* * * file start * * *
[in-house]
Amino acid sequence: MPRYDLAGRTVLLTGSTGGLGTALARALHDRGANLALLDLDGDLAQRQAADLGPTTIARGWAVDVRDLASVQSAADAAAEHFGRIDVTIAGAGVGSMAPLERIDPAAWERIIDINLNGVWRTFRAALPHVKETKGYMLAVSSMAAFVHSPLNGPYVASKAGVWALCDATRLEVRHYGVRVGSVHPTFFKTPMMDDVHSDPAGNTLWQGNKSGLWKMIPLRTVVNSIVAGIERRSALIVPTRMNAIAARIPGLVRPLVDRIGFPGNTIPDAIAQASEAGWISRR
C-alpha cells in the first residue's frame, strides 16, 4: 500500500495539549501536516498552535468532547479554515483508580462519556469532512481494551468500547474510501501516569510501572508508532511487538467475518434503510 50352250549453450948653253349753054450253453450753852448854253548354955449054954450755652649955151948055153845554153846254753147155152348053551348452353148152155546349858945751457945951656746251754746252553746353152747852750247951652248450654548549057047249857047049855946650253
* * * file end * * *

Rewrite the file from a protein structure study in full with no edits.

[in-house]
Amino acid sequence: MPRYDLAGRTVLLTGSTGGLGTALARALHDRGANLALLDLDGDLAQRQAADLGPTTIARGWAVDVRDLASVQSAADAAAEHFGRIDVTIAGAGVGSMAPLERIDPAAWERIIDINLNGVWRTFRAALPHVKETKGYMLAVSSMAAFVHSPLNGPYVASKAGVWALCDATRLEVRHYGVRVGSVHPTFFKTPMMDDVHSDPAGNTLWQGNKSGLWKMIPLRTVVNSIVAGIERRSALIVPTRMNAIAARIPGLVRPLVDRIGFPGNTIPDAIAQASEAGWISRR
C-alpha cells in the first residue's frame, strides 16, 4: 500500500495539549501536516498552535468532547479554515483508580462519556469532512481494551468500547474510501501516569510501572508508532511487538467475518434503510 50352250549453450948653253349753054450253453450753852448854253548354955449054954450755652649955151948055153845554153846254753147155152348053551348452353148152155546349858945751457945951656746251754746252553746353152747852750247951652248450654548549057047249857047049855946650253